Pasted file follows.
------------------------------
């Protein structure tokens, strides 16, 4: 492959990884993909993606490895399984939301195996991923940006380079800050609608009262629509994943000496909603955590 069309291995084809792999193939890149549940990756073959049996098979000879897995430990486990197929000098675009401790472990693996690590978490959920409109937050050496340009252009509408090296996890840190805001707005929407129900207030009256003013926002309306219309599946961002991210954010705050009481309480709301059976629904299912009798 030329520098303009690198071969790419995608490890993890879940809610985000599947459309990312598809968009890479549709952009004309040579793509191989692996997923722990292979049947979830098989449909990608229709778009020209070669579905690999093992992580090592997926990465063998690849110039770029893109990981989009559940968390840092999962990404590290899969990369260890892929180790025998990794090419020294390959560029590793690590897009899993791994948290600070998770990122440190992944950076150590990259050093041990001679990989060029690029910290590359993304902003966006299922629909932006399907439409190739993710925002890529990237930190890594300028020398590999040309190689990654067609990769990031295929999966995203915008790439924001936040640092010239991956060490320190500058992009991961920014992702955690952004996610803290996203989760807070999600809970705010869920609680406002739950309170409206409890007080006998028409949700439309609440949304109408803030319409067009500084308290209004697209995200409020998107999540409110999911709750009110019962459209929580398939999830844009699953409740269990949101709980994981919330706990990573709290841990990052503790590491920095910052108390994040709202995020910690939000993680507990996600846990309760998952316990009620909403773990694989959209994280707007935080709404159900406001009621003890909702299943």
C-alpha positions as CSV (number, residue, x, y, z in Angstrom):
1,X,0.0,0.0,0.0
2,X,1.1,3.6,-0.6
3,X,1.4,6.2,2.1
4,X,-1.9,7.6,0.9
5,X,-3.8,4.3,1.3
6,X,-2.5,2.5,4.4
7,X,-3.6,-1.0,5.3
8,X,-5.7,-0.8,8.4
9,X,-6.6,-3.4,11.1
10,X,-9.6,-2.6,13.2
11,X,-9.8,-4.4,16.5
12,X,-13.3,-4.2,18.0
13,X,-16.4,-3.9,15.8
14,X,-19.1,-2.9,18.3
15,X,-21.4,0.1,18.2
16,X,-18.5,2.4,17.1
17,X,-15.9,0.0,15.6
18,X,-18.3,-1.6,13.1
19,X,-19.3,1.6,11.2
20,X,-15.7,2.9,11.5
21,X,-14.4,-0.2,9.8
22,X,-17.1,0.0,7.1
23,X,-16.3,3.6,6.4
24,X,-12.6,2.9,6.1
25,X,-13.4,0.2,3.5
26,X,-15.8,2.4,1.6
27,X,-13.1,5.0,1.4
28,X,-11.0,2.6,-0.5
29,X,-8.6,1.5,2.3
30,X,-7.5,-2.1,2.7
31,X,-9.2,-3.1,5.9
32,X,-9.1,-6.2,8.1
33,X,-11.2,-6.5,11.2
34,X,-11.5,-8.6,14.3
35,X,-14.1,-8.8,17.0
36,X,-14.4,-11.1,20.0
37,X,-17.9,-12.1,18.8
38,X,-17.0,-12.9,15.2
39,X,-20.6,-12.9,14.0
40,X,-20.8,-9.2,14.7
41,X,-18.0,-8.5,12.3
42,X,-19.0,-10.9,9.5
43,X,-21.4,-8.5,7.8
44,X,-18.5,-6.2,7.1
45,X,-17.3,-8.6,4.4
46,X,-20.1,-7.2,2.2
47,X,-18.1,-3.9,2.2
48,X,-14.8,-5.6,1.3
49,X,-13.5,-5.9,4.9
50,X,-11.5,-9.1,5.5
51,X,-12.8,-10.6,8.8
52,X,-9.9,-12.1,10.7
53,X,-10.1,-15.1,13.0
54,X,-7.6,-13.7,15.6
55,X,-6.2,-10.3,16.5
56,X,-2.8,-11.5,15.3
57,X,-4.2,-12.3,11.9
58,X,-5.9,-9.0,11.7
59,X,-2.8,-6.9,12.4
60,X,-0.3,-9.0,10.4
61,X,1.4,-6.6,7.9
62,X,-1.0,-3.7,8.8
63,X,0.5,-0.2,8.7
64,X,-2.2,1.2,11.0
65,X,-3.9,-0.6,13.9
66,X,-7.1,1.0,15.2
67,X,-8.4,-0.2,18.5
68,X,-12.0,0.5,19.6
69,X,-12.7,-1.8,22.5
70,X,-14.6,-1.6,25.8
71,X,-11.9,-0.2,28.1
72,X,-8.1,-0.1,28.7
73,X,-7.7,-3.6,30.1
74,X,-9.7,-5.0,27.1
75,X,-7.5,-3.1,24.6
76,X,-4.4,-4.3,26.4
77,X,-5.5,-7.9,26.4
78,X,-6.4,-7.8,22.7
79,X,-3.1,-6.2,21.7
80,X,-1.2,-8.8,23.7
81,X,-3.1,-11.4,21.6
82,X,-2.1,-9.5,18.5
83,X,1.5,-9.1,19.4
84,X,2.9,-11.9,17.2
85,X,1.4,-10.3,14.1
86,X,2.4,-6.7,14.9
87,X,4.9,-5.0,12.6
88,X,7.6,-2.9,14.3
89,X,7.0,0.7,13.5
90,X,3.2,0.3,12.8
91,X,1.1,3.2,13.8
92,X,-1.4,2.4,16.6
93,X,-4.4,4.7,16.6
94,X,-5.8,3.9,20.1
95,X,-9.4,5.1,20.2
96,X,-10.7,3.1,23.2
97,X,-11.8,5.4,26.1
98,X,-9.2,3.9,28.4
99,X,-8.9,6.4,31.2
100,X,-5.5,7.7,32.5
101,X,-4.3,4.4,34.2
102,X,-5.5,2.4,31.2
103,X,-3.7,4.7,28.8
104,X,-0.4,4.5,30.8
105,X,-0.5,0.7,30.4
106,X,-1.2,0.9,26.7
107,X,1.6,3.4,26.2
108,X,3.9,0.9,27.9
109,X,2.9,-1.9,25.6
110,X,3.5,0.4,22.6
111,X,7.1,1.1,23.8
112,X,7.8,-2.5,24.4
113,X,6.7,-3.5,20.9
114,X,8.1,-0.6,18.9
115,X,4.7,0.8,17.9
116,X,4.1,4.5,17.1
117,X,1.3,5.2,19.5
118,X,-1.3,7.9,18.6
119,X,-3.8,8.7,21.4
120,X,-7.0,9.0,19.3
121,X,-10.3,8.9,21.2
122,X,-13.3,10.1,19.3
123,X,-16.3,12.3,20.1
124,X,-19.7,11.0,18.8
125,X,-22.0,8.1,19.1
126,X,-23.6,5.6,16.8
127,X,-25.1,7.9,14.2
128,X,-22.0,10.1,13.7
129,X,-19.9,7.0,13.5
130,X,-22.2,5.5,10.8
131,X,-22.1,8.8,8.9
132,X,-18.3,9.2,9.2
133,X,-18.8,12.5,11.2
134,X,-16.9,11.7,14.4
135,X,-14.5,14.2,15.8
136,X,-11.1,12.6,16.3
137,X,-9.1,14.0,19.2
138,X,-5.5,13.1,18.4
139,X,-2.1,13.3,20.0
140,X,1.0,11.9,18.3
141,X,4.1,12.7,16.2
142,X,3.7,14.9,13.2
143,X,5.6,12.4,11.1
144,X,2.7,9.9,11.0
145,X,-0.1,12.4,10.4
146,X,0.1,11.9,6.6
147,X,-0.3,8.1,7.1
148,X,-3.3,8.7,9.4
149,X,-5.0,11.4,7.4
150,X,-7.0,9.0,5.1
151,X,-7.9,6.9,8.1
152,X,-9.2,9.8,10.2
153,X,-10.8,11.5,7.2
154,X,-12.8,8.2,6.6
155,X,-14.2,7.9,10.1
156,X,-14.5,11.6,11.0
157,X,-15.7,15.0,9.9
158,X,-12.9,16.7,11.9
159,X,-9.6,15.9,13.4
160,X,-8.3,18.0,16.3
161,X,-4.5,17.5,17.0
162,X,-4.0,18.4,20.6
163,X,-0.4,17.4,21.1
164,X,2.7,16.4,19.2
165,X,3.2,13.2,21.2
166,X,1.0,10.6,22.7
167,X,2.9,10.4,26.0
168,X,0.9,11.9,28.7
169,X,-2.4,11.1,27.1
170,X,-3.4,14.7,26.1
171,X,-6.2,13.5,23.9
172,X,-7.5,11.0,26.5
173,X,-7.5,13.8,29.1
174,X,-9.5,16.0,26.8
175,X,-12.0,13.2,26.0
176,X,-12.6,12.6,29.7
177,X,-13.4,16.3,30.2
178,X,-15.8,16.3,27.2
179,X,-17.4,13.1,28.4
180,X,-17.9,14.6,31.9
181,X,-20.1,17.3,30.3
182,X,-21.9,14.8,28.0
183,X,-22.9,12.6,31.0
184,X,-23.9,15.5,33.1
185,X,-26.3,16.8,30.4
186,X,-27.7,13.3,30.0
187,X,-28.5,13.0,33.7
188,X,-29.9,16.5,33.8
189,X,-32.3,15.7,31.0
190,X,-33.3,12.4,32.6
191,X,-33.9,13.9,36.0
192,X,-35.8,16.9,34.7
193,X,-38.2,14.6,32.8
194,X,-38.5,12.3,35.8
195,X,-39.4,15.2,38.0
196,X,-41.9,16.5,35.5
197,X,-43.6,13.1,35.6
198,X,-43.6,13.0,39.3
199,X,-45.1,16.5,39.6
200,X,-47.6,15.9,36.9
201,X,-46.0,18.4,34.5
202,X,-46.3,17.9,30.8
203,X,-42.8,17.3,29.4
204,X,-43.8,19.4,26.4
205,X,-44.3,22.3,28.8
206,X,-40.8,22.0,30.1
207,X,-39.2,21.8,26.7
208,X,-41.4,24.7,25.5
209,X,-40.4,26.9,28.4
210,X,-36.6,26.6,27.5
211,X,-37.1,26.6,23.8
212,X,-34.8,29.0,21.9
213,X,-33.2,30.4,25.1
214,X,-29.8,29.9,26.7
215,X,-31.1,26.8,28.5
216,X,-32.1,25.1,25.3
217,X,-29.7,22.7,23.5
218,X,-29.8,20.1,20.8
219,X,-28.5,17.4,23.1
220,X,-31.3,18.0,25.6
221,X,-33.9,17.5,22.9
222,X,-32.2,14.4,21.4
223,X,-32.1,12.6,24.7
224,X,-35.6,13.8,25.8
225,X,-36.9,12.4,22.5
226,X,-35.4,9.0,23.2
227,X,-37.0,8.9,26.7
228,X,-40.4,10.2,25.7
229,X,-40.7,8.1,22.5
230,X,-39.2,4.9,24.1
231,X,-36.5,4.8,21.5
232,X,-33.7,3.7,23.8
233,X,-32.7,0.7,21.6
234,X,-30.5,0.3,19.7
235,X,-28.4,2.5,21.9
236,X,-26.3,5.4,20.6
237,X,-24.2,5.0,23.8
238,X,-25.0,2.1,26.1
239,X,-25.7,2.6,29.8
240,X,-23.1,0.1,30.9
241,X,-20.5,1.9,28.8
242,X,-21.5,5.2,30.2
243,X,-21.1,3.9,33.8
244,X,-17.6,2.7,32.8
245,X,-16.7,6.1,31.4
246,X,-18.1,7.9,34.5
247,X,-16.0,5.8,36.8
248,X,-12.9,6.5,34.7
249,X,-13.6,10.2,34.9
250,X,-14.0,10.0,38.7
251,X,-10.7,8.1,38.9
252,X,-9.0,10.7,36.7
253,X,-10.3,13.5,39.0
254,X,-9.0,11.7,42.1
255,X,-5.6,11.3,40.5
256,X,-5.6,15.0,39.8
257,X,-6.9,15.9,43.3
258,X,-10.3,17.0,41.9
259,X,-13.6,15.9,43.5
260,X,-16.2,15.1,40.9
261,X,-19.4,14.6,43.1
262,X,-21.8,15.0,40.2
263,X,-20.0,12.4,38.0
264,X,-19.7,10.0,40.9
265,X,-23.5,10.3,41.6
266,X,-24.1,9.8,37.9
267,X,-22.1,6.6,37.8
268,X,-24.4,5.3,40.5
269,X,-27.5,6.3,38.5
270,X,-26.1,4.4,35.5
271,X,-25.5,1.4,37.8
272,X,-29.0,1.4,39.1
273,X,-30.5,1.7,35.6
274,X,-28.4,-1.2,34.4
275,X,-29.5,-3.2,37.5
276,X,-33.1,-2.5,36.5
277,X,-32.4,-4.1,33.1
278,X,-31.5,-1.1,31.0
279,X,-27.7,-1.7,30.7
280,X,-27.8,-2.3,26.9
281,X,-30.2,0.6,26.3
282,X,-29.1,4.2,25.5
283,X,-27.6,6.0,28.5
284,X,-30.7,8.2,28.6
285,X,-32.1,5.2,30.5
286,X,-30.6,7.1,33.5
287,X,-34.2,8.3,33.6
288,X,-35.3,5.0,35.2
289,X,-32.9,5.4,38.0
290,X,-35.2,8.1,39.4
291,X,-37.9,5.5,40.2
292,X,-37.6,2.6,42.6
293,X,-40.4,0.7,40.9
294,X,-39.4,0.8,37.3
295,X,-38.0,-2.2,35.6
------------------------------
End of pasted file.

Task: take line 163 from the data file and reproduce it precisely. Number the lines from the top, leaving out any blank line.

161,X,-4.5,17.5,17.0